Early Diagnosis and Treatment of Cerebral Palsy
On the heels of another study, which may indicate that cerebral palsy may be influenced to some degree by genetic factors in addition to environmental factors, comes another study which may give hope to parents of children who are diagnosed with cerebral palsy.
A significant problem in the treatment of children with cerebral palsy is the fact that, until now, diagnosis cannot be made until the child reaches about 18 months. Once diagnosed, children can benefit from a wealth of specialists, treatments and therapies designed to ease this condition. Earlier treatment, especially before a baby reaches their first year, can lead to significant health improvements.
Now, because of an Australian trial established by the Cerebral Palsy Alliance, there is hope that children with cerebral palsy may be diagnosed around three months of age, with about 95% accuracy. All neonatal units in Sydney, Australia have been trained in the General Movements Assessment tool, used for early cerebral palsy detection.
The General Movements Assessment Tool
One of the best ways to detect cerebral palsy early is to use the General Movements Assessment Tool. This tool uses data that shows that babies at a young age, up to 18 weeks, typically move in a certain way when left to their own devices (that is, without interaction from other people or stimuli). Children must be observed in a natural situation. A child may benefit from this assessment if there was some complication at birth, like prematurity or oxygen deprivation.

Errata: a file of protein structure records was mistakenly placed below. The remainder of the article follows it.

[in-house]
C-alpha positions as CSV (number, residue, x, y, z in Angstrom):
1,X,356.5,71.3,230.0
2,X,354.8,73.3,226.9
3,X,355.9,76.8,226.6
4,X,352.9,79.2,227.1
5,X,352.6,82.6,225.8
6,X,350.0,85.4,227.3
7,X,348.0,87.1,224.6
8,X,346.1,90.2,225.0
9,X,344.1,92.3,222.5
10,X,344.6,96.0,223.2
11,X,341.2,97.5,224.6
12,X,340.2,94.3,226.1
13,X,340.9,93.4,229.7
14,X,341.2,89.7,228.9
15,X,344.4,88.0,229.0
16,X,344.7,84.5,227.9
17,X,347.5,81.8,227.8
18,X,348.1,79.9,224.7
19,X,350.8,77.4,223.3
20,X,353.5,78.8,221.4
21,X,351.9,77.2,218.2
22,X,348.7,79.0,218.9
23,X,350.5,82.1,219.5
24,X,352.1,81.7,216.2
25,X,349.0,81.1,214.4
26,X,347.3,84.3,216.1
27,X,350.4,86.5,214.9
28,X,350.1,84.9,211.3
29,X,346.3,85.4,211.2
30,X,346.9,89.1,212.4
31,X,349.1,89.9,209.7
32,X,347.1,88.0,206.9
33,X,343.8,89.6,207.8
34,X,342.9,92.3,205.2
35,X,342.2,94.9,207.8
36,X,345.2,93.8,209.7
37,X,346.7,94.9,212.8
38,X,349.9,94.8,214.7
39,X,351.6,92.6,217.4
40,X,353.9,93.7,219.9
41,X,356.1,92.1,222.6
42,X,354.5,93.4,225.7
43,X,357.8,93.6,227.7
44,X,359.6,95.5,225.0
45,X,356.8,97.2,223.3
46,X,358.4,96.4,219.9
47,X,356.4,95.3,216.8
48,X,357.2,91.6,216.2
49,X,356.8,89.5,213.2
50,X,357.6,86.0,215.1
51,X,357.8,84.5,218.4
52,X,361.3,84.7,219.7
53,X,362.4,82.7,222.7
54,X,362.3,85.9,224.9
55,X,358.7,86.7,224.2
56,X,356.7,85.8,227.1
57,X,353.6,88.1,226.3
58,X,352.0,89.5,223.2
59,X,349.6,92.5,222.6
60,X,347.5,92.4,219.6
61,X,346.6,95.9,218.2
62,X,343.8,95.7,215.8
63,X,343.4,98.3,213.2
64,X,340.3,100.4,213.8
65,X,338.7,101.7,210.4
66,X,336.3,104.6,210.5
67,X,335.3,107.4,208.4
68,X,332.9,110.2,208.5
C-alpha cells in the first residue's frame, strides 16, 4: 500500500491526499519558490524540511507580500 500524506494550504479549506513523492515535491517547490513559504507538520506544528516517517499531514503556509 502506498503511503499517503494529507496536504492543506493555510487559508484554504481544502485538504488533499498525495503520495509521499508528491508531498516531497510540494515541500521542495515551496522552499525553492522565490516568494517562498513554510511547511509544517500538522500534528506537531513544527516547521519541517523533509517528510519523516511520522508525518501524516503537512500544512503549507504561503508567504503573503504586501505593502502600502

The research also investigates the effect of early treatment following diagnosis. Researchers say that motor learning approaches are the best way to optimize the developing brain. While some researchers point to the lack of evidence about the effectiveness of early treatment, we believe that evidence will likely be forthcoming as early diagnosis spreads throughout the world.
It is an exciting time for cerebral palsy research. Though there is no cure, medical science is regularly creating improvements to diagnosis and treatment, which will certainly lead to a better quality of life for people with cerebral palsy. For more information about the cause of cerebral palsy, contact our medical malpractice attorneys at (440) 252-4399 or online for a free consultation.